I also built in an additional check on the usual approach to alternate history writing. Most people think alternate history or historical fiction is created by “changing one thing and seeing what happens.” But the problem with “seeing what happens” is that the author’s unexamined biases take over. I decided early on that I needed to make my biases intentional and specific, so I developed a practice of “points to avoid” – historical events that I did NOT want to include in my history – and then I made sure to craft a history that would allow them to be prevented. Here’s a sample of the events I chose, and this list should display the politics of the game very clearly:
- The Wounded Knee massacre
- The Anti-Coolie Act of 1862 (and subsequent Chinese Exclusion Act)
- The Government of India Act 1858 (and any form of direct rule)
- The Treaty of Tianjin (and the “Unequal Treaties”)
- Commodore Perry’s gunboat diplomacy
In selecting these events and others like them, my goal was to mitigate the forces of European and US imperialism that dominated the 19th century. I wanted to favor indigenous nations and marginalized immigrants wherever possible. This does not mean making things perfect for them – which would be its own form of erasure – but instead giving them a fighting chance.
Steamscapes sits more in the conventional adventure game space than many of my other designs. Savage Worlds is a system that favors frequent conflict, often violent, and the action of Steamscapes reflects this. Most if not all of the adventures I have published have some combat in them. There are certainly combats that can be resolved through stealth or negotiation – even some that work better that way – but there are also combats that cannot be avoided. Even in the setting’s history, there is a sense that some problems are solved through violence.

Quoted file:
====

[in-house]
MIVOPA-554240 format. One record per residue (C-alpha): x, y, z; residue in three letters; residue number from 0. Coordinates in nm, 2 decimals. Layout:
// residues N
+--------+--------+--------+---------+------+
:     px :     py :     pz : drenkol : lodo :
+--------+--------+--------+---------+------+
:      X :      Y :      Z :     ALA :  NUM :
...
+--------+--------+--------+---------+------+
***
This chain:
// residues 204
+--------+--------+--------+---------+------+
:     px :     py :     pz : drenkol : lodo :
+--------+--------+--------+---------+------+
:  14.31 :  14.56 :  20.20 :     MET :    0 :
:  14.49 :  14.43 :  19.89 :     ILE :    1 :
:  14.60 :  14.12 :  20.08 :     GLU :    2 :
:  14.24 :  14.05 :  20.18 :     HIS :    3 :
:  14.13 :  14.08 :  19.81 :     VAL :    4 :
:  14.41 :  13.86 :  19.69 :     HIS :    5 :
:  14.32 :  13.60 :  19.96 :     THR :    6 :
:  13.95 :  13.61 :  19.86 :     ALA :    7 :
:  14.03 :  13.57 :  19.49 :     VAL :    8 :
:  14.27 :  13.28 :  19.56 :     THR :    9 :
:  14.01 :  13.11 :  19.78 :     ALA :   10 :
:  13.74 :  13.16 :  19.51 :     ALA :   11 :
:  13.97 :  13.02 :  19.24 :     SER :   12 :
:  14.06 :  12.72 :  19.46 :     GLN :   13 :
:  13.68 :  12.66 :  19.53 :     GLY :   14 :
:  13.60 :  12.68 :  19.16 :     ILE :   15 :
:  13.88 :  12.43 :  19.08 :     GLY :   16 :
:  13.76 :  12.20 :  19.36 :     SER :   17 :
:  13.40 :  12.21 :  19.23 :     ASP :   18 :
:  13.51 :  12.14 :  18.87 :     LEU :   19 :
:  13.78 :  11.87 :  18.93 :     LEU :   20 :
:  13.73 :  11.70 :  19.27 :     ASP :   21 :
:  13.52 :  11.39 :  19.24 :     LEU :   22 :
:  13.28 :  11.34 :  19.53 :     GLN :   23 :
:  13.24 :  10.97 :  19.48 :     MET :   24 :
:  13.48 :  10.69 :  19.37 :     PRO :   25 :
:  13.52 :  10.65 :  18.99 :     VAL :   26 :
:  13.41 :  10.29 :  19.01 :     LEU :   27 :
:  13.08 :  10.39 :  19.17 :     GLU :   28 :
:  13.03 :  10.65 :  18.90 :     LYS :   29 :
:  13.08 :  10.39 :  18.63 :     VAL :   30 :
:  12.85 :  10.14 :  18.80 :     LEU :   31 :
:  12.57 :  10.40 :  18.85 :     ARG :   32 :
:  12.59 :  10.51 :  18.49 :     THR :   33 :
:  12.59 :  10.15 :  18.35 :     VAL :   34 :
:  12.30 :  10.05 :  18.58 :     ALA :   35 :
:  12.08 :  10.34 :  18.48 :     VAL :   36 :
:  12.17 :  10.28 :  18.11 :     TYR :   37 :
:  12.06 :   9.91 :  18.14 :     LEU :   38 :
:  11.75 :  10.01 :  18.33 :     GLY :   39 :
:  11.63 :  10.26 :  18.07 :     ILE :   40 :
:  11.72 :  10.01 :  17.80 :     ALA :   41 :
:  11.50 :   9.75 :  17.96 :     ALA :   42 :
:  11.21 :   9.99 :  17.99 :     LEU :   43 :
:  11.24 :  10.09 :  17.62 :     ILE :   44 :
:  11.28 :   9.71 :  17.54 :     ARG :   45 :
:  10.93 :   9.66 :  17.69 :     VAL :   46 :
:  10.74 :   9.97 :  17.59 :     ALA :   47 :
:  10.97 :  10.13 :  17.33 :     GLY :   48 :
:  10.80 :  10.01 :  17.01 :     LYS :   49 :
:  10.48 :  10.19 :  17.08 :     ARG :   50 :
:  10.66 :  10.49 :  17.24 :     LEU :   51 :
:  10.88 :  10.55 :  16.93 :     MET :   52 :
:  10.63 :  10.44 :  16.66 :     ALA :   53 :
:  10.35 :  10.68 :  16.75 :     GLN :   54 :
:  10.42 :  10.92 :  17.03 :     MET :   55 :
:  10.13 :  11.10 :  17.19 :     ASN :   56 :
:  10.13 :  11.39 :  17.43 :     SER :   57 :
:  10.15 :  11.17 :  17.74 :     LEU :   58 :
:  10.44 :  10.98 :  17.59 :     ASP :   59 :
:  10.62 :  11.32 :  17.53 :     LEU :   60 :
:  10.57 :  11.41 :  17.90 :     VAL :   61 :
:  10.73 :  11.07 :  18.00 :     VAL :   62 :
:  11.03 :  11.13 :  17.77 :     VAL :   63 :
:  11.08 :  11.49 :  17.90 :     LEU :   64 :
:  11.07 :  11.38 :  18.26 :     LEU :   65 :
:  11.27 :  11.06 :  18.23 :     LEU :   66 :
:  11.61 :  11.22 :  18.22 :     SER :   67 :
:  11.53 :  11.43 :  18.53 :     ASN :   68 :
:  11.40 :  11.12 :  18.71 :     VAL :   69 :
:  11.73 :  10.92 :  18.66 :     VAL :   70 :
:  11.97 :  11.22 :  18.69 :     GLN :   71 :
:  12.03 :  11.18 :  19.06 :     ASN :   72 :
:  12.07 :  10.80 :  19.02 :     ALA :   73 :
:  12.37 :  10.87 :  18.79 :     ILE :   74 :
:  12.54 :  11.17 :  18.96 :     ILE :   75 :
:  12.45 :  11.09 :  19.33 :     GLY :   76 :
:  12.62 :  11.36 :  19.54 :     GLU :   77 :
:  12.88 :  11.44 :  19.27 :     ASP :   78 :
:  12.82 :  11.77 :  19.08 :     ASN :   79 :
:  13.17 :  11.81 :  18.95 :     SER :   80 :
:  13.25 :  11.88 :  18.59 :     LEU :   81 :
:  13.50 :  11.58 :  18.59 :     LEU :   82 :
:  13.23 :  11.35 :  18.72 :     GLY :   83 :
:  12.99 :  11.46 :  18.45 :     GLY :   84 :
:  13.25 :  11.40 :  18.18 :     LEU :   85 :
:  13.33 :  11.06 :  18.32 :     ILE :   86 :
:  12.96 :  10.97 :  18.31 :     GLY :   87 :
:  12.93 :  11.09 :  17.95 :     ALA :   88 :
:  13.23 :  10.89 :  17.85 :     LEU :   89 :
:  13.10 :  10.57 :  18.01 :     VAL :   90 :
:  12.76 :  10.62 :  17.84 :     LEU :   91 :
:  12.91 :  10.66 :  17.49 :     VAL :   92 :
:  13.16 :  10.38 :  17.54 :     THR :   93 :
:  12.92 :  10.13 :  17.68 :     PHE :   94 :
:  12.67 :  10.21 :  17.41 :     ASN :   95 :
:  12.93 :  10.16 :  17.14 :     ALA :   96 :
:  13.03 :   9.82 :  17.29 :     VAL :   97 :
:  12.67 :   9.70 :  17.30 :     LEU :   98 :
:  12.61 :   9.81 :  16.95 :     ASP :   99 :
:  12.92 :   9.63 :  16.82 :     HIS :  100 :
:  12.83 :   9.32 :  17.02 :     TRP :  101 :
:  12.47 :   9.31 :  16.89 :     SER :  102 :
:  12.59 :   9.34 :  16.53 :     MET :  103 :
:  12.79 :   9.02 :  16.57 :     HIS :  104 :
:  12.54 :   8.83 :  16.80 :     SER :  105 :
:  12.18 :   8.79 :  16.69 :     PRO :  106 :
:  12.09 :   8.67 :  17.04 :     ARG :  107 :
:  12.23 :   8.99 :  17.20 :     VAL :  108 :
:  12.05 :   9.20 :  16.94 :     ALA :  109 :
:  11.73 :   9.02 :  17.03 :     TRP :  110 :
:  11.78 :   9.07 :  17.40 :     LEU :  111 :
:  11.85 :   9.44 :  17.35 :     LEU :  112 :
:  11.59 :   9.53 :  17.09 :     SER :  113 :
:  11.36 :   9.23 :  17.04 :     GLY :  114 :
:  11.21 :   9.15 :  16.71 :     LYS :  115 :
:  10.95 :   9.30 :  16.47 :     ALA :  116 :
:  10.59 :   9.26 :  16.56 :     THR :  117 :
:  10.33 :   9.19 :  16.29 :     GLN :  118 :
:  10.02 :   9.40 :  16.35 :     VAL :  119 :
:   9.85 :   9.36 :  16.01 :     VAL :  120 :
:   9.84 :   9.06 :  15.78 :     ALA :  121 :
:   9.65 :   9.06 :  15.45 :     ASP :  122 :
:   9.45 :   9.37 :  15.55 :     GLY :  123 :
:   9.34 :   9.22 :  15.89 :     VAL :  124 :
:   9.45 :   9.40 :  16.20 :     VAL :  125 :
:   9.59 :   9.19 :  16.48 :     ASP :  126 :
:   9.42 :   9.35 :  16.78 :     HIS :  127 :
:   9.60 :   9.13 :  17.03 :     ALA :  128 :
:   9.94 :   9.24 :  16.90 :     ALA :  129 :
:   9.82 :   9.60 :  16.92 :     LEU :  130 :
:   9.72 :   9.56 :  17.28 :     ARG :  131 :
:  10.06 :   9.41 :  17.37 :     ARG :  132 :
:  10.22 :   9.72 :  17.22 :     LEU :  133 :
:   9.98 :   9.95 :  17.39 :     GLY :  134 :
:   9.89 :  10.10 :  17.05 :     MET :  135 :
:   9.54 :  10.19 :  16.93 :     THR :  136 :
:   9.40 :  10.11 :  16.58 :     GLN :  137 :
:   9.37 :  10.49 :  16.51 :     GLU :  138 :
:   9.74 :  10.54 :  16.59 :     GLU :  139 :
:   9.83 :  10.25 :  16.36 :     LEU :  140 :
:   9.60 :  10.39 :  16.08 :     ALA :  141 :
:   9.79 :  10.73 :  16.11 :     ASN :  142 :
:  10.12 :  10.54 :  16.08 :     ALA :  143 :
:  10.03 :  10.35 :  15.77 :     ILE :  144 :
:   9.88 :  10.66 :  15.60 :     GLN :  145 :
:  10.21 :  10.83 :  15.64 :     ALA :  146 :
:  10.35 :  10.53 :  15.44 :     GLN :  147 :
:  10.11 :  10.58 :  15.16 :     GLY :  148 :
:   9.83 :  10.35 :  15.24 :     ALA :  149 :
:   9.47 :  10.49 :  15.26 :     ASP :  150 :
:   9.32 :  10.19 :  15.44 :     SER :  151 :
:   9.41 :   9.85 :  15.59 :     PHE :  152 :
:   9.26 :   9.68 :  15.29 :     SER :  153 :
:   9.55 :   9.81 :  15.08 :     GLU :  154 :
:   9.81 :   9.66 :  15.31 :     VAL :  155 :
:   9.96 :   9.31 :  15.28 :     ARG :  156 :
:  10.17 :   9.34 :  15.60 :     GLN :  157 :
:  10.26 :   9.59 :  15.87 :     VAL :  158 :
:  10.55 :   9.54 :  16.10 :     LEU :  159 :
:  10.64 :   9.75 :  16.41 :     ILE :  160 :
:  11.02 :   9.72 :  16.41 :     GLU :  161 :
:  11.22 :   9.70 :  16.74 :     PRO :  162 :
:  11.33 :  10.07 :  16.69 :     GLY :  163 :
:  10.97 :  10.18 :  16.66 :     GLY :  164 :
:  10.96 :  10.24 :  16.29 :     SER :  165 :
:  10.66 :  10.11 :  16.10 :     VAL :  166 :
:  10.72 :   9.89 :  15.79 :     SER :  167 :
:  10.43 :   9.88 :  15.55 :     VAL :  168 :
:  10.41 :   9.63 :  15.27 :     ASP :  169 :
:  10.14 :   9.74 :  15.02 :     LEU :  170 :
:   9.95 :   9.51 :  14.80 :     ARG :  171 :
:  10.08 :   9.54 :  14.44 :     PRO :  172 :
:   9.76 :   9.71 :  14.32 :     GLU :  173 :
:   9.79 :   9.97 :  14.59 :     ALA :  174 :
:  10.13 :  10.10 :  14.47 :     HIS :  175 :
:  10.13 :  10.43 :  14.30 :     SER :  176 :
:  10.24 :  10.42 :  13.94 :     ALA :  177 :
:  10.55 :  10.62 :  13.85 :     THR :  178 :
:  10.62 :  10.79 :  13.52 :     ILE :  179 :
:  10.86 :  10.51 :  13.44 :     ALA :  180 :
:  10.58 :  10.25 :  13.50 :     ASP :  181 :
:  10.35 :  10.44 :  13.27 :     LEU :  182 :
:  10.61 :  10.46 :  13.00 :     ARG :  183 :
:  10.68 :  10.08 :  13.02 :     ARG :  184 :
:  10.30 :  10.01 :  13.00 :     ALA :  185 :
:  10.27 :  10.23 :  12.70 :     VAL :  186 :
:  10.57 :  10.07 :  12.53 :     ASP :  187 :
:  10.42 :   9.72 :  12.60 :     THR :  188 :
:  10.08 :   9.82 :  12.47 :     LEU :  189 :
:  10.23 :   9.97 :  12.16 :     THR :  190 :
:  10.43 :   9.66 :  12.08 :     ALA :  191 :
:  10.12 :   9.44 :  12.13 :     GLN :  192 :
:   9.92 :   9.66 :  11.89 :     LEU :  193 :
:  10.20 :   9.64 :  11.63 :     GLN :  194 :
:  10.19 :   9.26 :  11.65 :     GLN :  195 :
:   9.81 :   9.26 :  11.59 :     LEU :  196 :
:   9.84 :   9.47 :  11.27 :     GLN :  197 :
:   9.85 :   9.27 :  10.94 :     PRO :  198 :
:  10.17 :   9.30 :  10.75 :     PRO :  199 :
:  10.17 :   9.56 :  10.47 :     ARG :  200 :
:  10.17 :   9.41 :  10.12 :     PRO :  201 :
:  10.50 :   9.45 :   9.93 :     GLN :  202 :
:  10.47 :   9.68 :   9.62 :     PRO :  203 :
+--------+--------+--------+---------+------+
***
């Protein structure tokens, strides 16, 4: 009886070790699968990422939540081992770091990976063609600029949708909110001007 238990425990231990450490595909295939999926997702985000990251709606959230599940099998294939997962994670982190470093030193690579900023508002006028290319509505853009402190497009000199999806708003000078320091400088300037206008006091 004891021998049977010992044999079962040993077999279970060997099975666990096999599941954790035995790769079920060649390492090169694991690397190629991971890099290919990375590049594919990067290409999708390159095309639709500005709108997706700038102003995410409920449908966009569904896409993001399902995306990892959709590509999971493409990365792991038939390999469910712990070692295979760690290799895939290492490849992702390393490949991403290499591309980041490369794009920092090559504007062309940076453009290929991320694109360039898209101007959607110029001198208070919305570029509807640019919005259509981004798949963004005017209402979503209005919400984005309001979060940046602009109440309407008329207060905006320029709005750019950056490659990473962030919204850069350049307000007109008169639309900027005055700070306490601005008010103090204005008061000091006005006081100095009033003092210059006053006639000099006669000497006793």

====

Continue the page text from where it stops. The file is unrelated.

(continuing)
That being said, one of the most important concepts that I try to present through the setting information and the adventures is that no nation or group is inherently evil or good. Some may be currently working for goals that are morally or ethically worse in our eyes, some may treat people (both biological and artificial) worse than other groups or nations, but there is no simplistic “all the heroes are from here, and all the villains are from there” mindset. I actively reject that trope, often making player characters realize halfway through a story arc that maybe they were working for the wrong group. (Or possibly not – these moments are intended to spark in-character discussion and moral quandaries.)
The other action design that is unique to Steamscapes is built into its professional Edges and Skill restrictions. The Savage Worlds point-buy system offers a lot of freedom in character creation, but I wanted a little bit more role differentiation. This is not only for the play experience, but also to say things about the world. For instance, the fact that you can’t just freely take a point of the Piloting skill without having the Aviator profession makes that skill more valuable. Either a party needs to have an Aviator, or they need to pay for their travel. In terms of point investment, it is nevertheless easier to be an Aviator than a Gearsmith or Spark Wrangler, and that also says something about the differing processes in mastering different professions. A beginning Gearsmith needs to learn how to do many different individual things, while a beginning Aviator really needs to practice their trade.